Let’s say you received an email from a “company” you deal with, in this instance, AT&T. your spam folder didn’t pick it up, so you assume it could be legit. The first thing you should always do when you receive an email is to look at who sent it to you. As you can see in the above image, the from has a legit sounding name, but the actual email address looks like gibberish and not official. The next thing you want to do is to look at the spelling and grammar of the context. If there are quite a few spelling errors or grammatical mistakes, you will want to delete the email right away. Another thing to look out for is what is the email asking for. If an email from a reputable business is asking for you to sign-in with a password or to verify a password, delete the email immediately. No company is ever going to ask you for your information, that company already has all that information and won’t need to ask you for it. If there are attachments in the email, DO NOT OPEN THEM!!! This can activate a ransomware attack on your computer, or a virus. If there is a link, DO NOT CLICK IT!!! Instead, hover your mouse over the link. Secure websites with a valid Secure Socket Layer (SSL) certificate begin with “https”. If the website does not go to an “https”, then delete the email. One more thing you could do is if you receive an email from, let’s say your bank, go to that website in a different browser or device. Usually, that company will send you a notification (internal communication) if something needs to be changed or updated. If you are still unsure, Call the company and ask if the email is legit or if you need to make changes to your account. Regardless of what you do, it is always best to login to a secure site and change your password.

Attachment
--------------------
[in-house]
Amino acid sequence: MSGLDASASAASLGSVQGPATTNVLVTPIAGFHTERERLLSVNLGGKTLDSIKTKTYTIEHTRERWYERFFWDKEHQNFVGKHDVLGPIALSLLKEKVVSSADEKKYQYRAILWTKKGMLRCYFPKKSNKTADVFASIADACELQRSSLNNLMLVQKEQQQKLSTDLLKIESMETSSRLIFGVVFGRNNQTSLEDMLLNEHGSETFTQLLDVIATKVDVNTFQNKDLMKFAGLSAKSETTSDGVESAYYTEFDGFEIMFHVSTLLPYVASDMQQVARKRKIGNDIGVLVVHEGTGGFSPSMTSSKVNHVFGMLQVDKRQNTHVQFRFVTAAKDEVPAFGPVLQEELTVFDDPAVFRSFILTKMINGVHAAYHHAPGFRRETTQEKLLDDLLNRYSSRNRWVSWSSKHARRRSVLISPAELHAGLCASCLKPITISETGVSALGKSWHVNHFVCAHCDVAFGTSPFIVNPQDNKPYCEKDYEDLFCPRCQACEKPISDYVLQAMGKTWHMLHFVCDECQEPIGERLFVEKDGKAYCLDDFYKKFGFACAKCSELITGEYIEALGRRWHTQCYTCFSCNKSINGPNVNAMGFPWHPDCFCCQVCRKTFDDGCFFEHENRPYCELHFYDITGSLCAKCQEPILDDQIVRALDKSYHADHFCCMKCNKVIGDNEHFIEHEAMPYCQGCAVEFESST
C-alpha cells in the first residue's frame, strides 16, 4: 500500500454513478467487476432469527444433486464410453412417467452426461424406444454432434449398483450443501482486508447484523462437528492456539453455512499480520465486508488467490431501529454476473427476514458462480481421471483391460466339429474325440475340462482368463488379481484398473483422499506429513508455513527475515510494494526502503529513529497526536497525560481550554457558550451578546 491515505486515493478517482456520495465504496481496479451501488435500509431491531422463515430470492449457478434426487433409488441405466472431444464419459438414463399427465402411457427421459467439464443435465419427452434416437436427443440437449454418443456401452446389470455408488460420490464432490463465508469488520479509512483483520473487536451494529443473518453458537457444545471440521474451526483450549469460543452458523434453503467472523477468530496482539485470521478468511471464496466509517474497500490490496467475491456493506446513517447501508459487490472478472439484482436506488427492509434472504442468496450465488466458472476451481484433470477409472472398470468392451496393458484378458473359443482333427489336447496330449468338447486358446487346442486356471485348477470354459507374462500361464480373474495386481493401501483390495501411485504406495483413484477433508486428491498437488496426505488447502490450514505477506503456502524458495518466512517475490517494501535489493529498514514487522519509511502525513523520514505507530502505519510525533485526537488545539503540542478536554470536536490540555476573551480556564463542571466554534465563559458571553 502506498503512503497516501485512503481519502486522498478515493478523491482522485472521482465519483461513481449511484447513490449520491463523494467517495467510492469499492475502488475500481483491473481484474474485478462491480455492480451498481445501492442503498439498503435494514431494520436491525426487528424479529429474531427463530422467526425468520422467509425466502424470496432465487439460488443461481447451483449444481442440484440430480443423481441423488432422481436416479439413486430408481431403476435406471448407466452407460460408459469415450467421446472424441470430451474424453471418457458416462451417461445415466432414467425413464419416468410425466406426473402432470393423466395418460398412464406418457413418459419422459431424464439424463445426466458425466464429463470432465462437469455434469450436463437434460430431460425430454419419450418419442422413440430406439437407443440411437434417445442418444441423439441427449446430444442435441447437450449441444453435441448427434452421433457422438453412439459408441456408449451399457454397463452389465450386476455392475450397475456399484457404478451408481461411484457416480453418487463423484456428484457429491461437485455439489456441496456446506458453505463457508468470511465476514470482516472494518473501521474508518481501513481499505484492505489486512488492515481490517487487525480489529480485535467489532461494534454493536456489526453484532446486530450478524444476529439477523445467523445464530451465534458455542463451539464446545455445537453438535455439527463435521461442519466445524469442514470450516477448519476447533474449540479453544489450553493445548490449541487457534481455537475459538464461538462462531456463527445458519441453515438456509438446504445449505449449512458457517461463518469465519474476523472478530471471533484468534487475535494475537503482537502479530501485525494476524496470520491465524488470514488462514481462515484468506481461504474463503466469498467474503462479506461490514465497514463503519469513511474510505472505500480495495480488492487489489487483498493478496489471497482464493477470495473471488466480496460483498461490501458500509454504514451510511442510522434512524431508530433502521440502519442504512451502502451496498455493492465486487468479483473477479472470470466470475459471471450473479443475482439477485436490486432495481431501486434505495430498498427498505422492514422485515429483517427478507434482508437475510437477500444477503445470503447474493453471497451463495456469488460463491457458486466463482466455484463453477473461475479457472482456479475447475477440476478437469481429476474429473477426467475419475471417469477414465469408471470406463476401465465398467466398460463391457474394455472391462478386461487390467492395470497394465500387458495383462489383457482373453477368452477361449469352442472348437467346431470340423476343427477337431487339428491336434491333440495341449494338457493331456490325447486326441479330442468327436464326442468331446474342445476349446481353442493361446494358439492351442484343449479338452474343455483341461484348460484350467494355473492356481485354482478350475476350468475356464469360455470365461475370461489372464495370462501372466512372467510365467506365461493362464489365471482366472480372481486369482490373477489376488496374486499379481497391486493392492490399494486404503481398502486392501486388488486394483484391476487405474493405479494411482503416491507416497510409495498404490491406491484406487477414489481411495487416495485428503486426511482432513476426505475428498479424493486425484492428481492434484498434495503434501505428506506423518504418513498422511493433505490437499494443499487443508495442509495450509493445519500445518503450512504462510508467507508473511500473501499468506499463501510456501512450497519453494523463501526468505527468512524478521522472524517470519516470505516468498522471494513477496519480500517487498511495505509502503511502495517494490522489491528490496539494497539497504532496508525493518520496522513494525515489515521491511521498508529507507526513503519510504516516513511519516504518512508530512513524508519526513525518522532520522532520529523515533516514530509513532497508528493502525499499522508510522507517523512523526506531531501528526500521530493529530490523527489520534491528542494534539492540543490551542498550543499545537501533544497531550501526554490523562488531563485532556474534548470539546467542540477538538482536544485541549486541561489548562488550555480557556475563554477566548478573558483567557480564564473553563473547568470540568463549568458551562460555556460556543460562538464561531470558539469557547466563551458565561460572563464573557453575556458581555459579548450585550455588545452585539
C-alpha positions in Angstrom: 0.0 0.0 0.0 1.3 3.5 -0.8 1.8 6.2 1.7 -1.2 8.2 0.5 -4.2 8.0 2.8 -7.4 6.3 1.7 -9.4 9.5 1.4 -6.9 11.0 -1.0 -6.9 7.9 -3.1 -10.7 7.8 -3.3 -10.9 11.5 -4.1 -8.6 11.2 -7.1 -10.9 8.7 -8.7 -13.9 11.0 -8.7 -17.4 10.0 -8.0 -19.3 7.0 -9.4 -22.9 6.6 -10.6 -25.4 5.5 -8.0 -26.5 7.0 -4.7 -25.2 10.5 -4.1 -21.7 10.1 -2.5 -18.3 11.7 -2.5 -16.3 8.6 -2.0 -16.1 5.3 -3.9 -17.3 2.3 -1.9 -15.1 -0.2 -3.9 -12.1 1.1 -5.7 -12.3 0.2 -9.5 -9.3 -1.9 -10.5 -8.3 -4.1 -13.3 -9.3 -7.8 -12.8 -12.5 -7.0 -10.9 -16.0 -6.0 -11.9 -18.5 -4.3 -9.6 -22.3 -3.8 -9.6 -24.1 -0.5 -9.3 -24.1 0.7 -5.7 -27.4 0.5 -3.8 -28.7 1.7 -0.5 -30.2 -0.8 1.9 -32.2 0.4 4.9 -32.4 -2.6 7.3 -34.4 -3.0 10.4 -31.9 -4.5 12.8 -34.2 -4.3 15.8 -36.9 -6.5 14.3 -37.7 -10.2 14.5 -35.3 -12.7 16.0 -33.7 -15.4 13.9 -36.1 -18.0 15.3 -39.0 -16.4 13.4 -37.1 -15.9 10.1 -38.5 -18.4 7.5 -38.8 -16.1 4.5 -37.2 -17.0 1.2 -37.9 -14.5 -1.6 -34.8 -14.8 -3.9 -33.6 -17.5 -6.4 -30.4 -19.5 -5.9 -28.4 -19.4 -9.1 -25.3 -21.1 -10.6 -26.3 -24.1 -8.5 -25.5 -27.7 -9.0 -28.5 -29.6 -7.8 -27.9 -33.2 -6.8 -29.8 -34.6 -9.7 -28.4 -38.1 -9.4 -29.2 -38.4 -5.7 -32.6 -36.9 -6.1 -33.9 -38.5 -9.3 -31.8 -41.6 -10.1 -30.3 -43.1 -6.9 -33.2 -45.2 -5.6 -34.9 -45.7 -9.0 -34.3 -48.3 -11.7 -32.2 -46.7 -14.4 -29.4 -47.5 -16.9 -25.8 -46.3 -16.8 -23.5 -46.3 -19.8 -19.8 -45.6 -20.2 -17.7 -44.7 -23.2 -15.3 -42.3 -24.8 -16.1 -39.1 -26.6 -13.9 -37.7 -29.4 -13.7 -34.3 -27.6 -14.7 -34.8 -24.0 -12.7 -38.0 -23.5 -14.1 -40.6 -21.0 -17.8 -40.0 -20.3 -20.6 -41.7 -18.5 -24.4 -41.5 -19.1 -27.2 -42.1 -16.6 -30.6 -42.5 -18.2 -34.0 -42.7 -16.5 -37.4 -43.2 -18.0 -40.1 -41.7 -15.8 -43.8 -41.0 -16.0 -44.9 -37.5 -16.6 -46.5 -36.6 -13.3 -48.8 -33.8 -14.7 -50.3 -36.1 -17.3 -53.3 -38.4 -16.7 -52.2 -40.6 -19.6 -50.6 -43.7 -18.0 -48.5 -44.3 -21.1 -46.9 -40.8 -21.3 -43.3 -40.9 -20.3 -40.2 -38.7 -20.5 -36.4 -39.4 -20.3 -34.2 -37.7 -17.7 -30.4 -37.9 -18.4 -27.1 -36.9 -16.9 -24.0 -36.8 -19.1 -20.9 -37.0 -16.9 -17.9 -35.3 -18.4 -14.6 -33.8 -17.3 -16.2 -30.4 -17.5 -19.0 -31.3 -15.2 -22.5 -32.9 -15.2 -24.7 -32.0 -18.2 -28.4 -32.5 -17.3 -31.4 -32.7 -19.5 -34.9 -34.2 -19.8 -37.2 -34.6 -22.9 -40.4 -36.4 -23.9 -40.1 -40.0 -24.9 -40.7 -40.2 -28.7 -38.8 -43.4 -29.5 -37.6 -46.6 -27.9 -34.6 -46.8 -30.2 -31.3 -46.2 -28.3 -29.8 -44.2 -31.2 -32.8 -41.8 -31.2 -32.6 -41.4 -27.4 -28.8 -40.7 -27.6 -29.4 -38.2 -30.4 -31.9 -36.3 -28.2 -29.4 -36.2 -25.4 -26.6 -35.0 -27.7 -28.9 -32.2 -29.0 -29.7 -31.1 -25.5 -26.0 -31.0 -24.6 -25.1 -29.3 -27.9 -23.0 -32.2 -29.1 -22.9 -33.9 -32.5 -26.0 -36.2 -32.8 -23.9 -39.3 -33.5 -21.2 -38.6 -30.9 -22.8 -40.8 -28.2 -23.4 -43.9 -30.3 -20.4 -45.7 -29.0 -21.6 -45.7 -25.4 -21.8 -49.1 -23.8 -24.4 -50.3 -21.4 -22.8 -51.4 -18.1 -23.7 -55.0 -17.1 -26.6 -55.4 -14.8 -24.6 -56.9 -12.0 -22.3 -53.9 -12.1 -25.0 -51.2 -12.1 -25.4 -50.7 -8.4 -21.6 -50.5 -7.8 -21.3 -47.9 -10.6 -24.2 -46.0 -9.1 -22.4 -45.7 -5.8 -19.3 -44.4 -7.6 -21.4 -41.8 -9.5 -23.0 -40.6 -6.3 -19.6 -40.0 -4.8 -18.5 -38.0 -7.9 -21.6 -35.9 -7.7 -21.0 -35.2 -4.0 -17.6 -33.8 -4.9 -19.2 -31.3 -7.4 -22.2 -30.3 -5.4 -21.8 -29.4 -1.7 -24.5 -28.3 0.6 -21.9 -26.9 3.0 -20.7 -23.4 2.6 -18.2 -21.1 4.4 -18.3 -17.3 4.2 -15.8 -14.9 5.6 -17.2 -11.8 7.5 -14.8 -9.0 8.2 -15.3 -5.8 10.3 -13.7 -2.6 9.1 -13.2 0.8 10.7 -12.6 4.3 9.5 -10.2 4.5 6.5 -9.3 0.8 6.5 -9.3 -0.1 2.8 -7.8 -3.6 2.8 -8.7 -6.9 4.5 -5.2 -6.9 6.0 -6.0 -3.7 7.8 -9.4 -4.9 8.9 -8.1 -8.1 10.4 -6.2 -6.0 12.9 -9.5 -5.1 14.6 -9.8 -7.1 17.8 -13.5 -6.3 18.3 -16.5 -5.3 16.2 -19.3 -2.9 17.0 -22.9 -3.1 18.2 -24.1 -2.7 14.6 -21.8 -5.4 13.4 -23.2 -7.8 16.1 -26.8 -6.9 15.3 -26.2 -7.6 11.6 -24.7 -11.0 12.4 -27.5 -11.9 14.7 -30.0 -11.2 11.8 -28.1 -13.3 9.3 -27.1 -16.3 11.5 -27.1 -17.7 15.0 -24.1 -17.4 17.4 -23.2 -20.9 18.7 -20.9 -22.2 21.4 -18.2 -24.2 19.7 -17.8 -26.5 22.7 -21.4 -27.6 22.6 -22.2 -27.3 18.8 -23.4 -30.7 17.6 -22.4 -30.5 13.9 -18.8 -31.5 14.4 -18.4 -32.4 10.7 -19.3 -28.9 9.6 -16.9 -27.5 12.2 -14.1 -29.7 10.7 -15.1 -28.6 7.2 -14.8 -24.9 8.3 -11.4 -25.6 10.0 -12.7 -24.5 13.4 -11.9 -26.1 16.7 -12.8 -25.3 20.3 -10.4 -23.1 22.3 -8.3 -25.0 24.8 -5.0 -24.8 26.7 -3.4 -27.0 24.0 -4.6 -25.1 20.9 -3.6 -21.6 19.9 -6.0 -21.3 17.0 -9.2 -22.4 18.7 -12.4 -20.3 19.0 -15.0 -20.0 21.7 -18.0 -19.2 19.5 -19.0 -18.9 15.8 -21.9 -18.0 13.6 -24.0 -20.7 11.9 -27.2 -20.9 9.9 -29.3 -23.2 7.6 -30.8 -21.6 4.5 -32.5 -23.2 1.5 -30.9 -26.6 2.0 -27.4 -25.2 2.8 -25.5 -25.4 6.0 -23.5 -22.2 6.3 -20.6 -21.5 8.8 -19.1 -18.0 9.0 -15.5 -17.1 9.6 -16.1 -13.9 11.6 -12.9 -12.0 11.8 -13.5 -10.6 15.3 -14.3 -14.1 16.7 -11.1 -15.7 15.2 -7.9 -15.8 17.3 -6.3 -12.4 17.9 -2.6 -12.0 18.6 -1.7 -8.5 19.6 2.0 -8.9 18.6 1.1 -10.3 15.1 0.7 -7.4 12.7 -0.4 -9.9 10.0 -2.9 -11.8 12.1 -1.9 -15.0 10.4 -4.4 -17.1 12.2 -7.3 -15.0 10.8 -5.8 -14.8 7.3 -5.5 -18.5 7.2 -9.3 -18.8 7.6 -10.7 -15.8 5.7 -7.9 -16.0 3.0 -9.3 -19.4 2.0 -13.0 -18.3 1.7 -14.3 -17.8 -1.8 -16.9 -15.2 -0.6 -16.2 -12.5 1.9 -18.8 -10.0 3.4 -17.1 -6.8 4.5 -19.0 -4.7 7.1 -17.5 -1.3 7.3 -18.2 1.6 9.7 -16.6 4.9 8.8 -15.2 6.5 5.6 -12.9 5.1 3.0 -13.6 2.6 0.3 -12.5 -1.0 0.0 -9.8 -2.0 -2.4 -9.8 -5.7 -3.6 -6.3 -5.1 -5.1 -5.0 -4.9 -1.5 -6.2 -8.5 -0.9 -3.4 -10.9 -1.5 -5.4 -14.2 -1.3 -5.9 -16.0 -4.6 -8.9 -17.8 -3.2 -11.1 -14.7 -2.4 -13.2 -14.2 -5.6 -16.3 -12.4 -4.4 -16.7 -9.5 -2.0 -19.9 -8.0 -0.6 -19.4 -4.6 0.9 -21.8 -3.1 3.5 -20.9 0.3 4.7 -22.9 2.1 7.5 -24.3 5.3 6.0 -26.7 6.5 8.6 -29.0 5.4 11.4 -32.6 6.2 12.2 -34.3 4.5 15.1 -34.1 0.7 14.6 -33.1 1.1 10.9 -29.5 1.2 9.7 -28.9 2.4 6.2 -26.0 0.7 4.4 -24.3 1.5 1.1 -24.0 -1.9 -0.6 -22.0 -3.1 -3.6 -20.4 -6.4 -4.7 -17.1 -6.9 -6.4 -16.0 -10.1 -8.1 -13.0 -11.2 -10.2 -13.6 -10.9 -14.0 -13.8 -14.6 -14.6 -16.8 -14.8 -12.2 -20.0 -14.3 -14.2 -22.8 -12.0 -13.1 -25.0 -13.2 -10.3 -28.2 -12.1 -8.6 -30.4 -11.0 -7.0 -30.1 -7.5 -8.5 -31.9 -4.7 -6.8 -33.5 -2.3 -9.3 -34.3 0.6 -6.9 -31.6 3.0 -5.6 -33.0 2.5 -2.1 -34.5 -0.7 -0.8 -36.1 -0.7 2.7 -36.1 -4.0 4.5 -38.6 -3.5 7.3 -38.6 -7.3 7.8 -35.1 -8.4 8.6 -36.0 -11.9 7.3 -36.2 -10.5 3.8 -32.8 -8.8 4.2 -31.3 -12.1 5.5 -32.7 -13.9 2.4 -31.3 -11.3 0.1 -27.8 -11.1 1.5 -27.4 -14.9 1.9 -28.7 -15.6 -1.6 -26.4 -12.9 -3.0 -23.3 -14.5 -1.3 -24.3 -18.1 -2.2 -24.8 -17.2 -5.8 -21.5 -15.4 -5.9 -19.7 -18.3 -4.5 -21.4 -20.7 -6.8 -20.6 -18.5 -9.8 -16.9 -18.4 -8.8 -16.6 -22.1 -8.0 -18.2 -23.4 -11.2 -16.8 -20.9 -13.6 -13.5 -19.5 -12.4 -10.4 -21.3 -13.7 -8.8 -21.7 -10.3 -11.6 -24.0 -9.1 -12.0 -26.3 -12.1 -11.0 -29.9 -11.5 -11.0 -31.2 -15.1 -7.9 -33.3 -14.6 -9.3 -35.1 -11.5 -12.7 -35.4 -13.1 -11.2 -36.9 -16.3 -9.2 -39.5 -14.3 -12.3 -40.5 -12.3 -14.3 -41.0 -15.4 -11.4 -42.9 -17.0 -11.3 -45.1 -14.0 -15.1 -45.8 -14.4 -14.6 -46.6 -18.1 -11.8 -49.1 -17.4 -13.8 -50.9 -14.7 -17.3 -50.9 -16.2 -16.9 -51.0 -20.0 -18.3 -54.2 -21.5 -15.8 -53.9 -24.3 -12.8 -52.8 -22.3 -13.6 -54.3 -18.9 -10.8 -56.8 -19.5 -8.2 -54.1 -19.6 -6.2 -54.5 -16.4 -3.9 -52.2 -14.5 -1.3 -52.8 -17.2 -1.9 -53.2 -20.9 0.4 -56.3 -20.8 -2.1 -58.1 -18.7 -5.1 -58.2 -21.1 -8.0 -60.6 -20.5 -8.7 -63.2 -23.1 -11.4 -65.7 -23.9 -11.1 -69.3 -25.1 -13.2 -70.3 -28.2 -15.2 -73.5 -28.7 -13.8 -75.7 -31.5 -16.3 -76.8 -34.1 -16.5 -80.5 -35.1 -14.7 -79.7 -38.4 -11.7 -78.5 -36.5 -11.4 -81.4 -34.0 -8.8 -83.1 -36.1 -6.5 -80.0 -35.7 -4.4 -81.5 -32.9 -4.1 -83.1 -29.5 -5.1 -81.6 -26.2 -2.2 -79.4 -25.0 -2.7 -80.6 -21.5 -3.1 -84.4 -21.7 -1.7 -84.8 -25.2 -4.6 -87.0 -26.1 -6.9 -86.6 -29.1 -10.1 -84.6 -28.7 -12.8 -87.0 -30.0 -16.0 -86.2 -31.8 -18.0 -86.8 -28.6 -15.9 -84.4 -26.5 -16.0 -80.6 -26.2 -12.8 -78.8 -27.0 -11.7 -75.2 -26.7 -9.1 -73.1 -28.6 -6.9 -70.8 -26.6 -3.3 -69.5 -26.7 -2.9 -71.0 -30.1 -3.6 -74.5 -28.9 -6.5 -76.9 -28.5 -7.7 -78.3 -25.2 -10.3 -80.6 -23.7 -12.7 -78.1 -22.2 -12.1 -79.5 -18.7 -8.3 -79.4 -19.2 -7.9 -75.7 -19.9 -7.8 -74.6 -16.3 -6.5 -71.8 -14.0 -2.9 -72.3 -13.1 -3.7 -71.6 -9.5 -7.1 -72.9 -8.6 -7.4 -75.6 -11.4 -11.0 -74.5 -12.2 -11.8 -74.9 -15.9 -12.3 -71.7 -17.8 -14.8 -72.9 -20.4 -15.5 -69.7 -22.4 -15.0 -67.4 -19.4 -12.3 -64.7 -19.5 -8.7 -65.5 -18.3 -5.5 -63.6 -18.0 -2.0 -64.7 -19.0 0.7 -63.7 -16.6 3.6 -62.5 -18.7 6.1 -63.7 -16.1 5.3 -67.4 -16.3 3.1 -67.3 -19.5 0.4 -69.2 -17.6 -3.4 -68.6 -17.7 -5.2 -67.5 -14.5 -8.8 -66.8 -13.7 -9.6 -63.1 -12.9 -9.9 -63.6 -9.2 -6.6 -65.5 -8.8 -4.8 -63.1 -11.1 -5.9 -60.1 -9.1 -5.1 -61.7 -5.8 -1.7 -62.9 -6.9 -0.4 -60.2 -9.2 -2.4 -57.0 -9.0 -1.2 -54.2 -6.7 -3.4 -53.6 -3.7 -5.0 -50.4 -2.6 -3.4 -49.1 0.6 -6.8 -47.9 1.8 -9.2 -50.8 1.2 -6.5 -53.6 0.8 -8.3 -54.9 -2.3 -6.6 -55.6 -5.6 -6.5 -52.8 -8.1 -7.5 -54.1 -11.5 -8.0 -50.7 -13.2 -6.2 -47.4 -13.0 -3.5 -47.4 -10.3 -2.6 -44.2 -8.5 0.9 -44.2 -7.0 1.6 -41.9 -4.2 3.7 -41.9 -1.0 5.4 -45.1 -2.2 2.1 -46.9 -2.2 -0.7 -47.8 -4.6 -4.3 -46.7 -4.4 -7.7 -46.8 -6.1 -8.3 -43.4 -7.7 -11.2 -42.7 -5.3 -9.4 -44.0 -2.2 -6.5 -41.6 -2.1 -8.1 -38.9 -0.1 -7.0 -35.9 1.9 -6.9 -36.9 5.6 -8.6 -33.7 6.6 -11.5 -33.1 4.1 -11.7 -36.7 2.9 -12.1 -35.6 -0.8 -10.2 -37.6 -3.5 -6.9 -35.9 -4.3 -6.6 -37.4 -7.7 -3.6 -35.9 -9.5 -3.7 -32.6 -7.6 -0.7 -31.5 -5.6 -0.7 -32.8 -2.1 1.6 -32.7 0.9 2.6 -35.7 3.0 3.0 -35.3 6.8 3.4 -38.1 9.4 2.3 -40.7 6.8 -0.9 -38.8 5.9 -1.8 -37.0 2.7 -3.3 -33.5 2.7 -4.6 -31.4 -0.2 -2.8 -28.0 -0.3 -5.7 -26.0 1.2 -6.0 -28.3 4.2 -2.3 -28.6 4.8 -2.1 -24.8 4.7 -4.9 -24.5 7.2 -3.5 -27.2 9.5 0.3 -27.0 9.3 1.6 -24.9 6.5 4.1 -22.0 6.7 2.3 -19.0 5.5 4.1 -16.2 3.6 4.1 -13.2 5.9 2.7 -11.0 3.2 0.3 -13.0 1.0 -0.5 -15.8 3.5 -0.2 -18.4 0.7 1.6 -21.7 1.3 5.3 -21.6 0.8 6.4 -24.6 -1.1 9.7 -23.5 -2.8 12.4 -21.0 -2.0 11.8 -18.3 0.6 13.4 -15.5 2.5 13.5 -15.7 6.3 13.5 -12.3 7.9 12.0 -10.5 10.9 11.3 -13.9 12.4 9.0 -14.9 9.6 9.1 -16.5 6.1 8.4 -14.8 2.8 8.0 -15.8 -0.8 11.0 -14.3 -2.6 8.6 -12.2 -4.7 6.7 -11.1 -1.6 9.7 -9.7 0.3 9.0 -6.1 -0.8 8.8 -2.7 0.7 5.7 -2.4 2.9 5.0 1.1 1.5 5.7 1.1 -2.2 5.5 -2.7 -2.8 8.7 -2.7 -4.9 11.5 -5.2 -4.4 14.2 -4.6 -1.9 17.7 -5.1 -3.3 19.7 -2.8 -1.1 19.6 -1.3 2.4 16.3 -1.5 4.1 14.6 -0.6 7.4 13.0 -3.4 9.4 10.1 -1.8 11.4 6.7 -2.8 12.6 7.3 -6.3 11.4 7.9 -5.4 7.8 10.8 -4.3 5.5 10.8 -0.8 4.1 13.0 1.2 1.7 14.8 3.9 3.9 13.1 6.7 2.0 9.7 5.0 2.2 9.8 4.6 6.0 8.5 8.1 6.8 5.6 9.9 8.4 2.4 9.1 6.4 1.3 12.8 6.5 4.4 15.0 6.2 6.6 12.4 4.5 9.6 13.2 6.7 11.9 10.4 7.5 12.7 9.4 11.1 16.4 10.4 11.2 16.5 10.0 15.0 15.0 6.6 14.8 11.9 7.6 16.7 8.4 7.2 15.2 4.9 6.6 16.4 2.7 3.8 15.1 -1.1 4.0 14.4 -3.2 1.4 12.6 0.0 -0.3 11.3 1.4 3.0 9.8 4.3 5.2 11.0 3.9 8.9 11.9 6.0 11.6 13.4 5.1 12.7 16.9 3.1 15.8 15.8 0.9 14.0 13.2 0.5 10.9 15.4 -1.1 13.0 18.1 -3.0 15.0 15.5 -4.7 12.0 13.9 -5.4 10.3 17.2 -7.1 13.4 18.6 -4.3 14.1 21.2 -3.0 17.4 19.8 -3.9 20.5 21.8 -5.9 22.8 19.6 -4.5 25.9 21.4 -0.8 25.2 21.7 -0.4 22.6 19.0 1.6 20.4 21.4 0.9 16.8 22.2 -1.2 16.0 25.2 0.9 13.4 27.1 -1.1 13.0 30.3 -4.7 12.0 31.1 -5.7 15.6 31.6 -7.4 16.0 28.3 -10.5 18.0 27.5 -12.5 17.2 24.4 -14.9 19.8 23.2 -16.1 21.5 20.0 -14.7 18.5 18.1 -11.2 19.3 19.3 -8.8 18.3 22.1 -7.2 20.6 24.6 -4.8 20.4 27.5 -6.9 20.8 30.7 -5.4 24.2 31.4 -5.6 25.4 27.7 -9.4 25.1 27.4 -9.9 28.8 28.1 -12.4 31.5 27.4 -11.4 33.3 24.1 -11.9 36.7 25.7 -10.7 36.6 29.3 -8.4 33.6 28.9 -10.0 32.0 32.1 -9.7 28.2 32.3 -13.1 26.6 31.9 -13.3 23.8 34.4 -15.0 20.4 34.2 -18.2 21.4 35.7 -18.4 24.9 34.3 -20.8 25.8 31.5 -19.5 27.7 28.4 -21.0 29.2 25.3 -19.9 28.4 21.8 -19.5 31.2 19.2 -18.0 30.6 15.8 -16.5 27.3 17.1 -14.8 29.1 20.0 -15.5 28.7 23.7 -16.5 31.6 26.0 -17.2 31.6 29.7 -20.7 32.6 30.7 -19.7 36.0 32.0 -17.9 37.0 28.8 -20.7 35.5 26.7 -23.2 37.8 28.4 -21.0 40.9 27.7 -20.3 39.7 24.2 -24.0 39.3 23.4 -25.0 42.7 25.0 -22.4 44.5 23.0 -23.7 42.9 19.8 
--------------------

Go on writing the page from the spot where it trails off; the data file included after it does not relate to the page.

The  Microsoft-themed phishing attack uncovered in March of 2021 targeted senior-level employees “attack is notable for its targeted aim at senior business leaders with titles such as Vice President and Managing Director who are likely to have a higher degree of access to sensitive company data.” (3)
-ThreatLabZ, the Zscaler threat research team


How can you tell the website is secure?

Besides the “https” in the website URL, you can look for the lock. This will show you visually that it is secure.